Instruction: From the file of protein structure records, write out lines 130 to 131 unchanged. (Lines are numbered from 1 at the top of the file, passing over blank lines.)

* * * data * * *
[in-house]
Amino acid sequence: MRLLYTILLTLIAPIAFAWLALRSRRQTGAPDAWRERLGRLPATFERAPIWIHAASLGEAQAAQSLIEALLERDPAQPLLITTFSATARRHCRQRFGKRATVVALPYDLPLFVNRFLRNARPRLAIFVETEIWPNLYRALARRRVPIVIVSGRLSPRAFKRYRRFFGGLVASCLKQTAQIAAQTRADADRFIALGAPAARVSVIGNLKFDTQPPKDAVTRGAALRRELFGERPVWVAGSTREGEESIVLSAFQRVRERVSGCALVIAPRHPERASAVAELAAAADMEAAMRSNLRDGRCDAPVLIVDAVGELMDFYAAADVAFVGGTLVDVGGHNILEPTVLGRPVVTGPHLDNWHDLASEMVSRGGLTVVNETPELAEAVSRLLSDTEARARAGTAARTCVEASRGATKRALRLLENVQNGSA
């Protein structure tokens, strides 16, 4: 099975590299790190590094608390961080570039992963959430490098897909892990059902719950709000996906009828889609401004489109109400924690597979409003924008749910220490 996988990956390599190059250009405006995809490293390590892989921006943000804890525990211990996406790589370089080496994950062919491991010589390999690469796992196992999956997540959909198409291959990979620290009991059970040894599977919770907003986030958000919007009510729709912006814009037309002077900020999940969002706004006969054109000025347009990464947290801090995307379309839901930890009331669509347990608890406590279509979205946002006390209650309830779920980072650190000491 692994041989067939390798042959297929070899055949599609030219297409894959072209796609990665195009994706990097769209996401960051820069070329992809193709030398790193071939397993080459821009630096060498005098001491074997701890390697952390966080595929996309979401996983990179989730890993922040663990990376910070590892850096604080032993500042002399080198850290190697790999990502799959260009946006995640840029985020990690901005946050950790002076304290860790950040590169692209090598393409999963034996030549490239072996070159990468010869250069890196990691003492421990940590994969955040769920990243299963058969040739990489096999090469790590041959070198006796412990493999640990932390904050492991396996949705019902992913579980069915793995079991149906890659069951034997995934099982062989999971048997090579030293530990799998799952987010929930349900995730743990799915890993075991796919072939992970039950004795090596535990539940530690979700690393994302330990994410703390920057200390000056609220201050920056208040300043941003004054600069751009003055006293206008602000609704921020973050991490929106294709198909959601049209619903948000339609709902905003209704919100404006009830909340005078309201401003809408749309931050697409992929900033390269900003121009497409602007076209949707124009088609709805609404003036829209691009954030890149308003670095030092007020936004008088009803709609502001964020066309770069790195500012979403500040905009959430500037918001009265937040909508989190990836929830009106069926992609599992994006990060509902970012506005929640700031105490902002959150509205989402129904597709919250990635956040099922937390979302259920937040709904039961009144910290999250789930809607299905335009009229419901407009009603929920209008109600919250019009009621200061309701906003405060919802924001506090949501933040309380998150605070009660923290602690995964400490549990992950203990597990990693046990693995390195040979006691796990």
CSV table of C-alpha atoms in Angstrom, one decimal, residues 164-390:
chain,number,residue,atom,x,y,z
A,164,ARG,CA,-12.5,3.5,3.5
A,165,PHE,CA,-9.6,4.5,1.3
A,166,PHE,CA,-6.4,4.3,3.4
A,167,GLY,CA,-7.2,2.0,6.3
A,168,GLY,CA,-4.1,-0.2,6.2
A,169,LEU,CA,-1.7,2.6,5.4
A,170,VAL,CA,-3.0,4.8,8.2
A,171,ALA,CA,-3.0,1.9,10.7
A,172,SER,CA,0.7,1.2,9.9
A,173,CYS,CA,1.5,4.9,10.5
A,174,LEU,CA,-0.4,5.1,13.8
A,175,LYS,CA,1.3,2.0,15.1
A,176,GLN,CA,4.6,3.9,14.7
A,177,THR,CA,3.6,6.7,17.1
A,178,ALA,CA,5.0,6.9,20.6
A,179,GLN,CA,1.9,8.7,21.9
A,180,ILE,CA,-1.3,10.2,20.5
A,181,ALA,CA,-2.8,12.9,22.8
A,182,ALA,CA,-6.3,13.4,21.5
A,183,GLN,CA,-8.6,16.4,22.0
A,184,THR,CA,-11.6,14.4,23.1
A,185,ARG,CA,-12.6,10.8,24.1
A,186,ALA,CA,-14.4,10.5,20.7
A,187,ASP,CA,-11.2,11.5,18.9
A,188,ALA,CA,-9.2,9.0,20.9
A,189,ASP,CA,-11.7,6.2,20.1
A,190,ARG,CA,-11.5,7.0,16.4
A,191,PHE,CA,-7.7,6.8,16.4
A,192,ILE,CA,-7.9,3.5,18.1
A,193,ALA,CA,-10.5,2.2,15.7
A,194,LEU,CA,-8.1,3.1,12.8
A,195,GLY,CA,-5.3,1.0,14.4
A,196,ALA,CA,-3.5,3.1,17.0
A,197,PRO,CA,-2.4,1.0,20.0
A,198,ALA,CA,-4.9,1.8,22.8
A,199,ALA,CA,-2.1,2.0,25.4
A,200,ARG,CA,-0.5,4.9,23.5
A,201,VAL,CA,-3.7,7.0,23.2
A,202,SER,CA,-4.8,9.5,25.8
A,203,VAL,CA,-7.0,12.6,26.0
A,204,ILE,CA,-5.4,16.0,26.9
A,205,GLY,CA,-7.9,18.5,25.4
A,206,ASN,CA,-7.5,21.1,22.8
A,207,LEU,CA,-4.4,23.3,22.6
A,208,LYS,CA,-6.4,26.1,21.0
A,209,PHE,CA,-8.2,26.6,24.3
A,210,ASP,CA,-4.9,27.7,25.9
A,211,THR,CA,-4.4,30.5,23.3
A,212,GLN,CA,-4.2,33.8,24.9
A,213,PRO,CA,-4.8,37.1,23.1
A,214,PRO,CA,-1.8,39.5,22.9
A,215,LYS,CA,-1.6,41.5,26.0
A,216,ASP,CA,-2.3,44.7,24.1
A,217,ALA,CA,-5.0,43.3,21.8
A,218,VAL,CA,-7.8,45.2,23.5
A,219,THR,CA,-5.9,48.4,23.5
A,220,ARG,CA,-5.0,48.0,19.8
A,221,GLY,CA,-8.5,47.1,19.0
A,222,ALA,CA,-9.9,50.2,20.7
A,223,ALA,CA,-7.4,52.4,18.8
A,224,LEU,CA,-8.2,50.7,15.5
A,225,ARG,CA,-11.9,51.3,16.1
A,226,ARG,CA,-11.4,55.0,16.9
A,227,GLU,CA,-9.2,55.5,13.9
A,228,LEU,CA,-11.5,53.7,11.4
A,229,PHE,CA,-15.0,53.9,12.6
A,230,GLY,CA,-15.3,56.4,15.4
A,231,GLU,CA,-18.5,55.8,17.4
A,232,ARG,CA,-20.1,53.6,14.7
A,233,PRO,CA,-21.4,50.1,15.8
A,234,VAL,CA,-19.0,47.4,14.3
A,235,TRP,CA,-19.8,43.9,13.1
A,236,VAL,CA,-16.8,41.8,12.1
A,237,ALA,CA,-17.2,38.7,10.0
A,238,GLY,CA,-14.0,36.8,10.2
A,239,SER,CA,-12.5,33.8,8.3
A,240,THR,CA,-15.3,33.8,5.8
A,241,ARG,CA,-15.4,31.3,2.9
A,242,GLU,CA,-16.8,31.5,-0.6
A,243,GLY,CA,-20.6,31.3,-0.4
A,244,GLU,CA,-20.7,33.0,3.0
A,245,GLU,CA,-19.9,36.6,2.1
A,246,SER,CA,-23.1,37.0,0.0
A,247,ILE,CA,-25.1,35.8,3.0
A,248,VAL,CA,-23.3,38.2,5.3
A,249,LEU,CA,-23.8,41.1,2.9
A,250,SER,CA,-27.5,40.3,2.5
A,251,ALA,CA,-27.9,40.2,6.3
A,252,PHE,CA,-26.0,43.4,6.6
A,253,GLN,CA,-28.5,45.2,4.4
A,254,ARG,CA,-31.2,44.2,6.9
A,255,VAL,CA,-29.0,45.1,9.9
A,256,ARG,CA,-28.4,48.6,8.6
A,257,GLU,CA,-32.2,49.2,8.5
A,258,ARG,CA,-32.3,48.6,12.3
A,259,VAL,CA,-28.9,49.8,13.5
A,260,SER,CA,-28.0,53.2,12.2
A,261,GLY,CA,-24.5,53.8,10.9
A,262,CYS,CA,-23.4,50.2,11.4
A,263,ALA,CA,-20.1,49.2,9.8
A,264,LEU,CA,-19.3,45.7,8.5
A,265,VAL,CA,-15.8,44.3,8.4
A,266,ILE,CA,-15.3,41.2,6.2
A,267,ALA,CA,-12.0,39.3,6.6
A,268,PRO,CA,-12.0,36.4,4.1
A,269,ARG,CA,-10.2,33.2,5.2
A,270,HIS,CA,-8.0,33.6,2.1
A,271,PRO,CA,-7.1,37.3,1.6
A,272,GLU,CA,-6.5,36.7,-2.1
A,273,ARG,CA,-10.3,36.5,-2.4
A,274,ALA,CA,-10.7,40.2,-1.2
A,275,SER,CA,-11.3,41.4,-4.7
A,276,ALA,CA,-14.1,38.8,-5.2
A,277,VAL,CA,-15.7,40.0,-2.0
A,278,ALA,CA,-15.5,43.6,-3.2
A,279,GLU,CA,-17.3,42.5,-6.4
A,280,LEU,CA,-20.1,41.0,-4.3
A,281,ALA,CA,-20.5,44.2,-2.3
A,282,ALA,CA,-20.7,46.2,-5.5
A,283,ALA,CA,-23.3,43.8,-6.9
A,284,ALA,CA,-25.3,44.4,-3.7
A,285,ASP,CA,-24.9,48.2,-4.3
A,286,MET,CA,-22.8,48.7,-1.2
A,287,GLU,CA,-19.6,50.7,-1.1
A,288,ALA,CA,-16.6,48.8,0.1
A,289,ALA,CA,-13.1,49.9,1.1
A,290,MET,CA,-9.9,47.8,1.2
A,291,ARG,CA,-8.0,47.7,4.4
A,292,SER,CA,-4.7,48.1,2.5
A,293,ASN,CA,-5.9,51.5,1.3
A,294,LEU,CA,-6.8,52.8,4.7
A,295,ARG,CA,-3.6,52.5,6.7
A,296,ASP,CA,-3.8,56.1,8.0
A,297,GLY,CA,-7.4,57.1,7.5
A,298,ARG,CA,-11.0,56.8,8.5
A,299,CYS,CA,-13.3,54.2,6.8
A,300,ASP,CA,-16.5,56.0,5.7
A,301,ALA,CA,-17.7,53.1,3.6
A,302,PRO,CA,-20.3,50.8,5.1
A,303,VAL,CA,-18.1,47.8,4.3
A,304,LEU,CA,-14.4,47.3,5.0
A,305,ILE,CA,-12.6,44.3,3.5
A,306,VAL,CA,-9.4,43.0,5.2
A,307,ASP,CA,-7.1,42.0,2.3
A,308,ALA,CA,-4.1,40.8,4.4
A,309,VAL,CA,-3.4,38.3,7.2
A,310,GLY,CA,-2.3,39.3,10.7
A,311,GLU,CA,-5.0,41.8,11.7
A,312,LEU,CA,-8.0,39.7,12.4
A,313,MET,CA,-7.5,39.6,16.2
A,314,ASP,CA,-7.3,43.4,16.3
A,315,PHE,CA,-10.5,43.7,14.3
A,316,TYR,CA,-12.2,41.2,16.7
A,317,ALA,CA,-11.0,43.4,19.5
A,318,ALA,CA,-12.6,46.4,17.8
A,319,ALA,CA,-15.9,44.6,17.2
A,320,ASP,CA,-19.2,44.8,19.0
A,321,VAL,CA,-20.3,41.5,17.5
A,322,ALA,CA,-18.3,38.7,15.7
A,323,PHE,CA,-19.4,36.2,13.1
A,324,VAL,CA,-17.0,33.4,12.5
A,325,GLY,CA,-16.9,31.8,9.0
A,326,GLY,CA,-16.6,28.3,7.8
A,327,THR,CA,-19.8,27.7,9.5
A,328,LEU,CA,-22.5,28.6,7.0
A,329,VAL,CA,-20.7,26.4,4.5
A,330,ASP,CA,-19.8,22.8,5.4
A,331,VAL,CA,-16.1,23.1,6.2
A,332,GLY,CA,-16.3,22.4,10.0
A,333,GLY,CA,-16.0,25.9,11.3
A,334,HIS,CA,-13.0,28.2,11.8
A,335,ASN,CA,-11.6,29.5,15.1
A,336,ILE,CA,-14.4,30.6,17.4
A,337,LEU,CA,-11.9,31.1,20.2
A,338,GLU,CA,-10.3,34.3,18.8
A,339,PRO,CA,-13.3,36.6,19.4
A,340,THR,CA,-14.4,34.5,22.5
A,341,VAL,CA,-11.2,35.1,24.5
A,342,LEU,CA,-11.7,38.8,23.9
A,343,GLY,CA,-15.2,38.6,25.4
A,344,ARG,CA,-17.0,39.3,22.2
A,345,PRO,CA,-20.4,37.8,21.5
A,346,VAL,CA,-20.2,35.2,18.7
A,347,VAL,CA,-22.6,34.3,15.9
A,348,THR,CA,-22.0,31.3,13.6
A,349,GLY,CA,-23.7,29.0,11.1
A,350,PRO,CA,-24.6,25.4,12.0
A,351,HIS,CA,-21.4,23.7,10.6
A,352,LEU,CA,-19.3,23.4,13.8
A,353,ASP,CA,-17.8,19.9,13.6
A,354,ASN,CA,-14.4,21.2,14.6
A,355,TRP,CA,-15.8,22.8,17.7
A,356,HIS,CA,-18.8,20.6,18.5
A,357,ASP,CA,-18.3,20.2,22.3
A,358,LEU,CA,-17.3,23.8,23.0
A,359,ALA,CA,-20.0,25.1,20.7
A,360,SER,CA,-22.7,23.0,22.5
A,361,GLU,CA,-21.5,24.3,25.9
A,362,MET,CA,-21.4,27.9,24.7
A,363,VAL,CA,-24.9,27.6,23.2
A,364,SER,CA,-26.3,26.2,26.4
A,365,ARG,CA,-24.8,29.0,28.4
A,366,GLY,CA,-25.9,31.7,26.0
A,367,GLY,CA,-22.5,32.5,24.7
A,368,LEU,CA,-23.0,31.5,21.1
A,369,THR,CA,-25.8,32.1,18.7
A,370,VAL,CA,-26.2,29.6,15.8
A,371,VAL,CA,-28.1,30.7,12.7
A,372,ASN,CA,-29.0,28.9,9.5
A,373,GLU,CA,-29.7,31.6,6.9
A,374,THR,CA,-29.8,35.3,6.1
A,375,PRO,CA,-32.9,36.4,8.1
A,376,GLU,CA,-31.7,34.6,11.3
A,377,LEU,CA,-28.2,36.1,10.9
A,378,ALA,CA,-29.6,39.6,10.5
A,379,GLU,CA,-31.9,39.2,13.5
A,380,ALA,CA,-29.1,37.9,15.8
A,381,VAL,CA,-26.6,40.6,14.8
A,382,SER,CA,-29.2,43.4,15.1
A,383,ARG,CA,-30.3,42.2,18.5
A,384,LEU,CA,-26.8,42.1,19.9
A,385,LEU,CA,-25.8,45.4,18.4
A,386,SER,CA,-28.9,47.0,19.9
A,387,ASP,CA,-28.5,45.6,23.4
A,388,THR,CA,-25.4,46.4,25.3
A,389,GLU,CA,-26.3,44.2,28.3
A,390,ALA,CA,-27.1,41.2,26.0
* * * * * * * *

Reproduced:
A,288,ALA,CA,-16.6,48.8,0.1
A,289,ALA,CA,-13.1,49.9,1.1